One of the major areas of focus for President Trump’s administration has been stimulating the economy by creating an environment favorable to businesses. For the first months of his presidency, Trump has tried to accomplish that with input from the Manufacturing Council and the Strategy & Policy Forum–councils comprised of CEOs from the nation’s leading corporations.
But following the president’s much-criticized remarks that left-leaning violent extremists were as responsible as white supremacists for the deaths at Charlottesville, several executives walked out of the councils. In response, Trump has now dissolved both the Manufacturing Council and the Strategy & Policy Forum, as announced on Twitter.
Both of these groups were intended to be a “meeting of the minds” that would play a regular role in helping to shape business-friendly policy, as reported by The Washington Post. However, the Manufacturing Council had only one official meeting before being disbanded.
A number of prominent business leaders from the Manufacturing Council and the Strategy & Policy Forum stepped down from their association with the White House over Trump’s stance on the Charlottesville tragedy.
As CNN noted, Trump condemned extremists on “both sides” at Charlottesville, in contrast to detractors who placed the blame solely on the white supremacists. The New York Times reported that Trump indicated to the press on Tuesday that the left-wing counter-protesters at Charlottesville wore masks, wielded weapons, and were looking for a confrontation.
While Trump’s remarks have been popular with his base, and mainstream media publications like the Miami Herald have agreed with the president’s evaluation of both sides precipitating violence, many of the CEOs in the White House’s economic groups took issue and decided to part ways.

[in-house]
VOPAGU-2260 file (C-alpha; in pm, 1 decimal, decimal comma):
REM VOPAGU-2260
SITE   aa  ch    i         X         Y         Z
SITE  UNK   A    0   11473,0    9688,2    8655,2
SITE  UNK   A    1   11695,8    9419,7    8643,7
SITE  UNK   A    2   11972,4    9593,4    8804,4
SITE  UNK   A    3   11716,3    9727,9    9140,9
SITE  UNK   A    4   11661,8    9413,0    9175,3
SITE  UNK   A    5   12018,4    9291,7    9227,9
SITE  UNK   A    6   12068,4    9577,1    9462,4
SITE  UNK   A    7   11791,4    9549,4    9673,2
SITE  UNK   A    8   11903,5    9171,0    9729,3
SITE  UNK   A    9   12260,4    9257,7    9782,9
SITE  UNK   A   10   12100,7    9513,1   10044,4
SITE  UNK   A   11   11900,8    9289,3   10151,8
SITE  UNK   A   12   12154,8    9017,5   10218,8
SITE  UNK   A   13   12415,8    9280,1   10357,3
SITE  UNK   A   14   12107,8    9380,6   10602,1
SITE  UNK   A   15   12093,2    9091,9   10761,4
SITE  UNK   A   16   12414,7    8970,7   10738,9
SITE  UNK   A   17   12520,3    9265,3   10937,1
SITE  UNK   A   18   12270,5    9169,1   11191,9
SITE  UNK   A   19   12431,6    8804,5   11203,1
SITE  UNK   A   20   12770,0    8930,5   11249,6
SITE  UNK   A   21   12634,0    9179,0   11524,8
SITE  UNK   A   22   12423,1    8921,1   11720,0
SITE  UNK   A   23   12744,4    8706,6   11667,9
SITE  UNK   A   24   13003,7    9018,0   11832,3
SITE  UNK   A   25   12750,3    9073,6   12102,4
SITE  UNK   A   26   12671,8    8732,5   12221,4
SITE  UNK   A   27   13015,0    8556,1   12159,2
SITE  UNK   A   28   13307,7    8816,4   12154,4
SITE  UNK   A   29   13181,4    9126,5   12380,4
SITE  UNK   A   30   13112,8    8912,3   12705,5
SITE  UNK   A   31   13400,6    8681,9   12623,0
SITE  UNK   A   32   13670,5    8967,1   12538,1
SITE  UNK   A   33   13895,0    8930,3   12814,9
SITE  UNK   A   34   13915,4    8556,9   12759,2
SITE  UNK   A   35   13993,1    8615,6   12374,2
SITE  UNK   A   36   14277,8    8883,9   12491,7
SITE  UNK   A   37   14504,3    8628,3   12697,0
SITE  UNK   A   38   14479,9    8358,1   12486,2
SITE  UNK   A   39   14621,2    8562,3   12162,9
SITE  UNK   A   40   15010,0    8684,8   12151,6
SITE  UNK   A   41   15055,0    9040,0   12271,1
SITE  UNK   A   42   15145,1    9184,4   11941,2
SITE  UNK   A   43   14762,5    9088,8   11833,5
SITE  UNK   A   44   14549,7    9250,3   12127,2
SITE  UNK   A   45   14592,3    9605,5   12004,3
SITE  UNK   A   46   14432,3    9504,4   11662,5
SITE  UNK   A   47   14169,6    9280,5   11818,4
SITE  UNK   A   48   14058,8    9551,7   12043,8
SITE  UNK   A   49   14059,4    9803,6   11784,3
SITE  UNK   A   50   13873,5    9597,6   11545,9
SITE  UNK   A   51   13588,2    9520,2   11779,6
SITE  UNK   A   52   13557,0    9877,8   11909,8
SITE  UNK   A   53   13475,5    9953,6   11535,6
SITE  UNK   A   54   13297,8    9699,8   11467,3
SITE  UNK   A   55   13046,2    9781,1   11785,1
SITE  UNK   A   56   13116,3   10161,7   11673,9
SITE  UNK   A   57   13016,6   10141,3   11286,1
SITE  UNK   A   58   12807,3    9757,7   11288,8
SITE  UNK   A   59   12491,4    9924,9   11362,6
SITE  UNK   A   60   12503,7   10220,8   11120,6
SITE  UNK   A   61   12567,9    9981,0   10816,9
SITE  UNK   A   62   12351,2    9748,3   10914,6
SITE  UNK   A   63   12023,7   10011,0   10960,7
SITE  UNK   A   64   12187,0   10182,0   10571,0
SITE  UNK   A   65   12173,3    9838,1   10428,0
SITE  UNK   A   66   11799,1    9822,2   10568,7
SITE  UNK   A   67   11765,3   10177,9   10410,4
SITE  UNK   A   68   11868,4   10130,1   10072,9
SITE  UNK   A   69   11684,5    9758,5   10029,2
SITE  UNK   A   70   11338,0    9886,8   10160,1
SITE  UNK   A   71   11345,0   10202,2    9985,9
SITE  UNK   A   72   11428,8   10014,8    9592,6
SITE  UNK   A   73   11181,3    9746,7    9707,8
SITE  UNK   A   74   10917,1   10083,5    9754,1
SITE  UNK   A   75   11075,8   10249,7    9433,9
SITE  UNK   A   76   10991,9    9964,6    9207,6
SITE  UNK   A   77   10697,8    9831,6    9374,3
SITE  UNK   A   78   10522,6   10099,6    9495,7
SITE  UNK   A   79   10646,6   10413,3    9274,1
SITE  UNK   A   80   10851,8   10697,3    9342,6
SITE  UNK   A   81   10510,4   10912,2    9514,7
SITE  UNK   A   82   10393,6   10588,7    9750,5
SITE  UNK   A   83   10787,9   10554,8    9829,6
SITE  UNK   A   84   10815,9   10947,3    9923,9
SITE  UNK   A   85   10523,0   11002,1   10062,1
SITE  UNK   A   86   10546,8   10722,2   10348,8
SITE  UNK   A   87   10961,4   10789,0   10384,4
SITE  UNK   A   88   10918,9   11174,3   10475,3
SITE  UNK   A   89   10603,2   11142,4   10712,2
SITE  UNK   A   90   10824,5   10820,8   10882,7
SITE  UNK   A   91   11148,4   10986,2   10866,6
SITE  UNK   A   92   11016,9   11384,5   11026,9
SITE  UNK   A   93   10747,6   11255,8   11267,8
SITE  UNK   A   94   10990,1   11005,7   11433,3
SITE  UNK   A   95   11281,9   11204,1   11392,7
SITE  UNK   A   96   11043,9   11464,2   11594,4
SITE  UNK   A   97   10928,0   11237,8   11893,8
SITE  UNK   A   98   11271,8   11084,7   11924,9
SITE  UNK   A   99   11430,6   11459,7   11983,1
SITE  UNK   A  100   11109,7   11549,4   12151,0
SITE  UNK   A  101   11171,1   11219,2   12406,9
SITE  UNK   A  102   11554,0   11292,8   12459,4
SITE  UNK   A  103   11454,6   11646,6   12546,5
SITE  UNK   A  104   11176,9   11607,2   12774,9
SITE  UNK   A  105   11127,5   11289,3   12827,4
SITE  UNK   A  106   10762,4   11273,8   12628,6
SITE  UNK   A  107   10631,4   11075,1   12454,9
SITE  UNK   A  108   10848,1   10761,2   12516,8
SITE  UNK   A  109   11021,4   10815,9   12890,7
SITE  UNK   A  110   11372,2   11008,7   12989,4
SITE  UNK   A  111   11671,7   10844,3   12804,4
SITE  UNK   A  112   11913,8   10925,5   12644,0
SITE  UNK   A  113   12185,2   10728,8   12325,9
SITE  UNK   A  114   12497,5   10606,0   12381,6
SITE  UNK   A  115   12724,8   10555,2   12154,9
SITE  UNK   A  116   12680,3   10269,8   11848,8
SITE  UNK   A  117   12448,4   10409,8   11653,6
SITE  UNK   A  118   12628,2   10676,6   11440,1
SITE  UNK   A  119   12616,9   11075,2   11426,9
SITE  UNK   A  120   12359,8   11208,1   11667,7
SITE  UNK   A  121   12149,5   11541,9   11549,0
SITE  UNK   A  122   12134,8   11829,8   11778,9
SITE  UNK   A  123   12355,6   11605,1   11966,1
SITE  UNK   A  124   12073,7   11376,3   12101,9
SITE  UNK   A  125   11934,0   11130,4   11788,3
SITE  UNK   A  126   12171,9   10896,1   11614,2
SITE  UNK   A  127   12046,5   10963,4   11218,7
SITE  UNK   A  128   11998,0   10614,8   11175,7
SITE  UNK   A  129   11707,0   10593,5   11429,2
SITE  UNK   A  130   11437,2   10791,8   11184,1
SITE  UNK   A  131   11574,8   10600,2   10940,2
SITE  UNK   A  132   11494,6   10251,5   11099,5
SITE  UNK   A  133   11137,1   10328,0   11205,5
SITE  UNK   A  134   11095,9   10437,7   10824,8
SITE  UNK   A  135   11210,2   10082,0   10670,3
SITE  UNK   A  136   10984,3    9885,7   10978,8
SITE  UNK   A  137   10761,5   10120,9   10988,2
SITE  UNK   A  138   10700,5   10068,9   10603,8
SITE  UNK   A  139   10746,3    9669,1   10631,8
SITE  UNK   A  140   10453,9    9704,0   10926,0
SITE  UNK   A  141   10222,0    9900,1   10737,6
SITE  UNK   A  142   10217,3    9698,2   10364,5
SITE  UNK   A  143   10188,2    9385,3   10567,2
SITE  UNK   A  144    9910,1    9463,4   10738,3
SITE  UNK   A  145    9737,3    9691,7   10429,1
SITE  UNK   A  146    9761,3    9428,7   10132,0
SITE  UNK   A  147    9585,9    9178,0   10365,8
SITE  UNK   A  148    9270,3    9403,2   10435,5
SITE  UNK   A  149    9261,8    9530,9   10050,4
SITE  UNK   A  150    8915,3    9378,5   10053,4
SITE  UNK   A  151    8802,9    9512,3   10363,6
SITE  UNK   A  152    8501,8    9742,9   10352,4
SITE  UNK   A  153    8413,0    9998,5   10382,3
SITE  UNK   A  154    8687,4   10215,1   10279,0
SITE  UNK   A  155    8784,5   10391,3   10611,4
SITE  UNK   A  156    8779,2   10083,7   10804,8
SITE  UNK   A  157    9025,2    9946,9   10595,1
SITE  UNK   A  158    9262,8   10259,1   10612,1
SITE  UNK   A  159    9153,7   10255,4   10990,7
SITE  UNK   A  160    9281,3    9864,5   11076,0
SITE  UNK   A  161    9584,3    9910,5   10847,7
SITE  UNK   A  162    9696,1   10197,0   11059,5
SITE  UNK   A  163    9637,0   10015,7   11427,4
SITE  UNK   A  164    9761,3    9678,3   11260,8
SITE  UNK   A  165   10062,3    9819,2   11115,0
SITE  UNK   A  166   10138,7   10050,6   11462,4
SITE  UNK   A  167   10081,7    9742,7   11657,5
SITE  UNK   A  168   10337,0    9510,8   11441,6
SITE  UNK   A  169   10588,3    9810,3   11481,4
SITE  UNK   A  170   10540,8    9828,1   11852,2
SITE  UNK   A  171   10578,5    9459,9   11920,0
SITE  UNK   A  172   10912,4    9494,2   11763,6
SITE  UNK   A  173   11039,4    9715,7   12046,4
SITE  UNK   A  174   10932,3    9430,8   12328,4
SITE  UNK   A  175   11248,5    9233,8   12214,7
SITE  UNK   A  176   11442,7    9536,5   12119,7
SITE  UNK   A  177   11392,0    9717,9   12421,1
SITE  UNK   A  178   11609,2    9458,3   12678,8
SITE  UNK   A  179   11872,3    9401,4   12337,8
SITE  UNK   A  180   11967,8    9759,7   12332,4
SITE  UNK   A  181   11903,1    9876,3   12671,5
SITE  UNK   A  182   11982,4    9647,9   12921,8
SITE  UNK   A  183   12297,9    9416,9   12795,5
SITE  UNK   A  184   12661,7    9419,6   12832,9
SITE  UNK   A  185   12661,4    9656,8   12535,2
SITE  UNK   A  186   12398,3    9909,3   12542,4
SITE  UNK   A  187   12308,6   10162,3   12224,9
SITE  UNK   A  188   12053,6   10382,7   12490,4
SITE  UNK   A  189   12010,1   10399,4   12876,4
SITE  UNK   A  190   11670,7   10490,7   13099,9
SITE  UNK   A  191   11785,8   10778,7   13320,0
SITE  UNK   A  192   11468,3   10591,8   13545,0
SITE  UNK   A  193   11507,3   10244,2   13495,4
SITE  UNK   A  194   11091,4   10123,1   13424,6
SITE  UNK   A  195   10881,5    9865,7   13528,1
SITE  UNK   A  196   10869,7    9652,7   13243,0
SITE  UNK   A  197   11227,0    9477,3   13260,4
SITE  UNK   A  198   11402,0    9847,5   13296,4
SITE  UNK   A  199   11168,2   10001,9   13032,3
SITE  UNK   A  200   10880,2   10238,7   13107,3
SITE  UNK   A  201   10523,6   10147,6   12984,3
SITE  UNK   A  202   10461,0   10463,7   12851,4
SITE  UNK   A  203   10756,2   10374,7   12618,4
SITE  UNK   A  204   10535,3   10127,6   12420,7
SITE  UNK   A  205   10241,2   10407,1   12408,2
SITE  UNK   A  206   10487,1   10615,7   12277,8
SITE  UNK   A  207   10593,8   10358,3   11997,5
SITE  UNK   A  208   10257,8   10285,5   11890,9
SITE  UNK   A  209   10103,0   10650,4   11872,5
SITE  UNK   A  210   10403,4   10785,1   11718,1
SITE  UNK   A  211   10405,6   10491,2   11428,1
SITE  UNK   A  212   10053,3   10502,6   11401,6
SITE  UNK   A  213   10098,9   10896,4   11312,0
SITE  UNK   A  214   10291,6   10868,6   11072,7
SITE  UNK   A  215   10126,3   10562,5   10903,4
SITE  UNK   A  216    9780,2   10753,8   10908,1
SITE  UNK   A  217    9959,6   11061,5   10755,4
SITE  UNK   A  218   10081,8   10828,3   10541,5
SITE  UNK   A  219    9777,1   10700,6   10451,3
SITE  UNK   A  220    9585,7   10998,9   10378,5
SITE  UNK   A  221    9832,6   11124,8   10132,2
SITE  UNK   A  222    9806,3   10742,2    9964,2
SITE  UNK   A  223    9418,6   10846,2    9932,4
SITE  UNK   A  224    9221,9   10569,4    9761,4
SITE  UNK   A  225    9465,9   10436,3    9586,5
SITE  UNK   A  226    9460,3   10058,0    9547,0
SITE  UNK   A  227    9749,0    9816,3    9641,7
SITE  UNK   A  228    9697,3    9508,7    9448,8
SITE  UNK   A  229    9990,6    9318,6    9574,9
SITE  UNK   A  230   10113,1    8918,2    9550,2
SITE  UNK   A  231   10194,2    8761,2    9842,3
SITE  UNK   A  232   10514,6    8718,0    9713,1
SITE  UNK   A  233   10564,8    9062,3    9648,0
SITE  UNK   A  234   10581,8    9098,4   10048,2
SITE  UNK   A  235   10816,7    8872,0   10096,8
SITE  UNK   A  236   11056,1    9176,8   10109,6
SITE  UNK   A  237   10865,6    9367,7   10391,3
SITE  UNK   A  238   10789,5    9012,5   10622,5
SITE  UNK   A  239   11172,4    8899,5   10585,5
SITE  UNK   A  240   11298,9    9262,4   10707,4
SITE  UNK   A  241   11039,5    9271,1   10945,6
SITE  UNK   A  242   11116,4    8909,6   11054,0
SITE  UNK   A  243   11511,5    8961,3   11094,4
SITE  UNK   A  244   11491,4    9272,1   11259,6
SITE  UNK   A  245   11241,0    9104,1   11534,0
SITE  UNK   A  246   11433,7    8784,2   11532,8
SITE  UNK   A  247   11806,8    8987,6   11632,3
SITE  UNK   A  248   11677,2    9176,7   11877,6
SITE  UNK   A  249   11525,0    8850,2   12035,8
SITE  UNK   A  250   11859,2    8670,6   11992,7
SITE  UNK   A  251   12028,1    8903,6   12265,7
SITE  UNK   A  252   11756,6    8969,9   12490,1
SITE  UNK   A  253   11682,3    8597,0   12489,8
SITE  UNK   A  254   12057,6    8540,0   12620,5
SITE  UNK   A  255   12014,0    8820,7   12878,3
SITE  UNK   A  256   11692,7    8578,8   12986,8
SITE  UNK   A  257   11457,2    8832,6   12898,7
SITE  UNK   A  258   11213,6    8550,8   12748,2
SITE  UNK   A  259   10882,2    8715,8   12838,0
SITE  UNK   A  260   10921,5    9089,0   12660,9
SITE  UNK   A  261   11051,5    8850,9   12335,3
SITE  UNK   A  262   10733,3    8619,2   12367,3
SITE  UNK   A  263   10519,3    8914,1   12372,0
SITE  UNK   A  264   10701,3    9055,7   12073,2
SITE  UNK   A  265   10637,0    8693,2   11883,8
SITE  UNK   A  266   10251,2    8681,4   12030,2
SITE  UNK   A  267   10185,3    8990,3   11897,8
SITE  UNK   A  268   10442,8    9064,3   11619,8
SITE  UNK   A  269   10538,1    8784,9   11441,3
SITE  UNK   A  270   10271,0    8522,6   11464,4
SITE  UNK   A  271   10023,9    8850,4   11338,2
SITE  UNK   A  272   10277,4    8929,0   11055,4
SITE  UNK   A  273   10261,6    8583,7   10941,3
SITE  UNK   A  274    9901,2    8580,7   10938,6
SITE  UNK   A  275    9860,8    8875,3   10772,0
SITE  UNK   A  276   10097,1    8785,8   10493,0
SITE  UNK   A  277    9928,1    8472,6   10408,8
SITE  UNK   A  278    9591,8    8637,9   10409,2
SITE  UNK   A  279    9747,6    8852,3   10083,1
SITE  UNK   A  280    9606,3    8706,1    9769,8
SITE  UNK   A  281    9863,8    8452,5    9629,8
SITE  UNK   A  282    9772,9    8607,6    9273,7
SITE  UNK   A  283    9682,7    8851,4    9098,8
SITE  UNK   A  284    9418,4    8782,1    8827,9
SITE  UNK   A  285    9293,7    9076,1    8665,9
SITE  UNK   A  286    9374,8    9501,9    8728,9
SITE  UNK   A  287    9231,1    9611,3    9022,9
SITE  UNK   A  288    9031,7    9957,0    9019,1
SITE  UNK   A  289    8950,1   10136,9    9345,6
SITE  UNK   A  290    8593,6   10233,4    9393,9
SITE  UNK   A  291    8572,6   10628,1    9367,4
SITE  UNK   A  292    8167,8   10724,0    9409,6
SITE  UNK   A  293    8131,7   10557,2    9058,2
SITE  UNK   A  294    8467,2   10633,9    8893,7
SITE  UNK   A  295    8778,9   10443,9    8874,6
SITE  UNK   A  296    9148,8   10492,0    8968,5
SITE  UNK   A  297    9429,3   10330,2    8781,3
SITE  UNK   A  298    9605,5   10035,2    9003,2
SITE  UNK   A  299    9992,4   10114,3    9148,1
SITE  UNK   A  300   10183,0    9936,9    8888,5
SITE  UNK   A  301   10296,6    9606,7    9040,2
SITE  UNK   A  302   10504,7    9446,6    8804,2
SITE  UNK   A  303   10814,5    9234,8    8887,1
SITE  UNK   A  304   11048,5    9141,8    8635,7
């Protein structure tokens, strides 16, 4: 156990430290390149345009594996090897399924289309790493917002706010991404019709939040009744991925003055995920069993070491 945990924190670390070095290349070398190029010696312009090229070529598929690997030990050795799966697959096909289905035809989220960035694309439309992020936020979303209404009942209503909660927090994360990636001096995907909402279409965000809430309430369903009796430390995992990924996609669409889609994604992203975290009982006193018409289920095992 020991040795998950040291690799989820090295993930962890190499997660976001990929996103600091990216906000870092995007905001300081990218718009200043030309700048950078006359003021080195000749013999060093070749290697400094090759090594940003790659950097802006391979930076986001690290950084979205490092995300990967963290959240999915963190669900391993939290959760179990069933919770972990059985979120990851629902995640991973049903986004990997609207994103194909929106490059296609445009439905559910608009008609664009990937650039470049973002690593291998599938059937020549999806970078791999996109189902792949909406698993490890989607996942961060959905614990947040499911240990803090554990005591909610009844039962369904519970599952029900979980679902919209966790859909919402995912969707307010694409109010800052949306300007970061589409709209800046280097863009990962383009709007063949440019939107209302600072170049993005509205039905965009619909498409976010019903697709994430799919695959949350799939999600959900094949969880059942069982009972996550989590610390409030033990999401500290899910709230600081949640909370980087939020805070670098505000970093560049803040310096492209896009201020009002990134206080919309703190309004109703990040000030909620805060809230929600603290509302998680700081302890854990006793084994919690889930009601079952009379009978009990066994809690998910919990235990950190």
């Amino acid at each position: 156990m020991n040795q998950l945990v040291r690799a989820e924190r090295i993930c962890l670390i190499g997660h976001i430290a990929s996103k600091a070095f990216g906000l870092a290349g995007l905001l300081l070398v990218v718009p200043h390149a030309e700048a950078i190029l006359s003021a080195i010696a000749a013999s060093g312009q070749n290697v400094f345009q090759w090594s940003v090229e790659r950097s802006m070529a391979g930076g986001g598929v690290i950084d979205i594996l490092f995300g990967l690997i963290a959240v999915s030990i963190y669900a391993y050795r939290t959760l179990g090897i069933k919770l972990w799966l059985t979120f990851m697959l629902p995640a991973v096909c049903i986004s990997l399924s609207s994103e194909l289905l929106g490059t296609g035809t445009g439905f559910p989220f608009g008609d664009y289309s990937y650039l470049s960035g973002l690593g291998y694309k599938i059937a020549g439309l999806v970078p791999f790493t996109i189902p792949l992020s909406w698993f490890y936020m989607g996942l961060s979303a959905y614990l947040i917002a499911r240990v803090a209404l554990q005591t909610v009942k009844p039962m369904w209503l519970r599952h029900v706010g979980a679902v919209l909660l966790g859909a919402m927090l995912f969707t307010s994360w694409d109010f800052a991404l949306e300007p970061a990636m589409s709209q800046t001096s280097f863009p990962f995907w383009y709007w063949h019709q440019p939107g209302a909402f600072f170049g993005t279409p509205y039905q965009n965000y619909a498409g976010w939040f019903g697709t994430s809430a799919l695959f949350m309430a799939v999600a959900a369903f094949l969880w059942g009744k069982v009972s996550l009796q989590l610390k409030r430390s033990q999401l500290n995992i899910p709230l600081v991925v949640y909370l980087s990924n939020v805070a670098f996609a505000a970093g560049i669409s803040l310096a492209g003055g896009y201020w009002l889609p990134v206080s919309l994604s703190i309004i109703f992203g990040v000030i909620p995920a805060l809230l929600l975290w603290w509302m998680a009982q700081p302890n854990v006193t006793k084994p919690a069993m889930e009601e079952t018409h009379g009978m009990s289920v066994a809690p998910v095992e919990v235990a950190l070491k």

Kenneth Frazier of the pharmaceutical giant Merck & Co. was one of the first to step down from the Manufacturing Council, as reported by NBC News. He publicly criticized the president for an alleged failure to condemn hate groups, stating: “America’s leaders must honor our fundamental values by clearly rejecting expressions of hatred, bigotry and group supremacy, which run counter to the American ideal that all people are created equal.”
USA Today reported that Under Armour CEO Kevin Plank stepped down soon thereafter. Plank had previously faced criticism for comments supportive of Trump. As CNBC observed, actor Dwayne Johnson joined in censuring the Under Armour head. According to Business Insider, other company leaders who have dissociated themselves from Trump include Richard Trumka of AFL-CIO and Brian Krzanich of Intel.
Other CEOs departed previously for other motives. Bog Iger of Disney and Elon Musk of Tesla Motors withdrew after President Trump pulled the US from the Paris Climate Accord. In response to the departures of the executives, Trump dissolved the two economic groups completely. The move puts President Trump at odds with his National Economic Council director Gary Cohn.
Cohn, who oversaw the two groups, was “disgusted” by Trump’s remarks on Charlottesville, as reported by Breitbart. According to rumors, Cohn was under consideration for the role of chief of staff before it was ultimately given to former DHS head Gen. John Kelly.
While Cohn is not leaving the administration, he is reportedly upset with the president. Trump is seemingly at odds with the power players in the corporate community, though it is not certain whether that will have any electoral impact as long as he remains in tune with his base.
Certainly, the CEOs of the corporations in question will benefit from President Trump’s agenda on economics. Perhaps they should consider the president’s actual words on Charlottesville, rather than the mainstream media’s characterization of what he said.